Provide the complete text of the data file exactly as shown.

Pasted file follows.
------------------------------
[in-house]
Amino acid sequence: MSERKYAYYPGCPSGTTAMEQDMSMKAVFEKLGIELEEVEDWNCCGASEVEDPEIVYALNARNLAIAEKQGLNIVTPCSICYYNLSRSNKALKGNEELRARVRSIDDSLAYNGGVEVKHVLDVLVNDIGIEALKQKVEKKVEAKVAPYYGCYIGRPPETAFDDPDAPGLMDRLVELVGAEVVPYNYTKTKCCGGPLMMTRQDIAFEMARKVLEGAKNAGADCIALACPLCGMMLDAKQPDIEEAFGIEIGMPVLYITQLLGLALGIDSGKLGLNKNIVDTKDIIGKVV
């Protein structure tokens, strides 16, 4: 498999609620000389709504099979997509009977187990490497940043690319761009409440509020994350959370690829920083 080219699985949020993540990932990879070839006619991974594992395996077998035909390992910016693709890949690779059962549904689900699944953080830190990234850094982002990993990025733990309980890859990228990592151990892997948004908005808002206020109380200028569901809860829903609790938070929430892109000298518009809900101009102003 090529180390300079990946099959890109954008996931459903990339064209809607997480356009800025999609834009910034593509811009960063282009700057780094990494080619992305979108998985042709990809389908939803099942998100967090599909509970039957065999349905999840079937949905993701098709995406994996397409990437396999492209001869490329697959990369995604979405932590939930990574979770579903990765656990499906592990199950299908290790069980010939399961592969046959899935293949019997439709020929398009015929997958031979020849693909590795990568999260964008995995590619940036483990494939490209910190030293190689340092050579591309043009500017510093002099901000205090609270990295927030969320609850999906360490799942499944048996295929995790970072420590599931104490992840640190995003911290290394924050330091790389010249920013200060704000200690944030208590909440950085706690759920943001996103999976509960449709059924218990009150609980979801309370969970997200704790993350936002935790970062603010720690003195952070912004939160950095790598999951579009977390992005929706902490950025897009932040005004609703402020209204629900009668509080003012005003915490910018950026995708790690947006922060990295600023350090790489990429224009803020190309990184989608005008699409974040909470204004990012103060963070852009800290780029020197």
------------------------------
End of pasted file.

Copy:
[in-house]
Amino acid sequence: MSERKYAYYPGCPSGTTAMEQDMSMKAVFEKLGIELEEVEDWNCCGASEVEDPEIVYALNARNLAIAEKQGLNIVTPCSICYYNLSRSNKALKGNEELRARVRSIDDSLAYNGGVEVKHVLDVLVNDIGIEALKQKVEKKVEAKVAPYYGCYIGRPPETAFDDPDAPGLMDRLVELVGAEVVPYNYTKTKCCGGPLMMTRQDIAFEMARKVLEGAKNAGADCIALACPLCGMMLDAKQPDIEEAFGIEIGMPVLYITQLLGLALGIDSGKLGLNKNIVDTKDIIGKVV
């Protein structure tokens, strides 16, 4: 498999609620000389709504099979997509009977187990490497940043690319761009409440509020994350959370690829920083 080219699985949020993540990932990879070839006619991974594992395996077998035909390992910016693709890949690779059962549904689900699944953080830190990234850094982002990993990025733990309980890859990228990592151990892997948004908005808002206020109380200028569901809860829903609790938070929430892109000298518009809900101009102003 090529180390300079990946099959890109954008996931459903990339064209809607997480356009800025999609834009910034593509811009960063282009700057780094990494080619992305979108998985042709990809389908939803099942998100967090599909509970039957065999349905999840079937949905993701098709995406994996397409990437396999492209001869490329697959990369995604979405932590939930990574979770579903990765656990499906592990199950299908290790069980010939399961592969046959899935293949019997439709020929398009015929997958031979020849693909590795990568999260964008995995590619940036483990494939490209910190030293190689340092050579591309043009500017510093002099901000205090609270990295927030969320609850999906360490799942499944048996295929995790970072420590599931104490992840640190995003911290290394924050330091790389010249920013200060704000200690944030208590909440950085706690759920943001996103999976509960449709059924218990009150609980979801309370969970997200704790993350936002935790970062603010720690003195952070912004939160950095790598999951579009977390992005929706902490950025897009932040005004609703402020209204629900009668509080003012005003915490910018950026995708790690947006922060990295600023350090790489990429224009803020190309990184989608005008699409974040909470204004990012103060963070852009800290780029020197």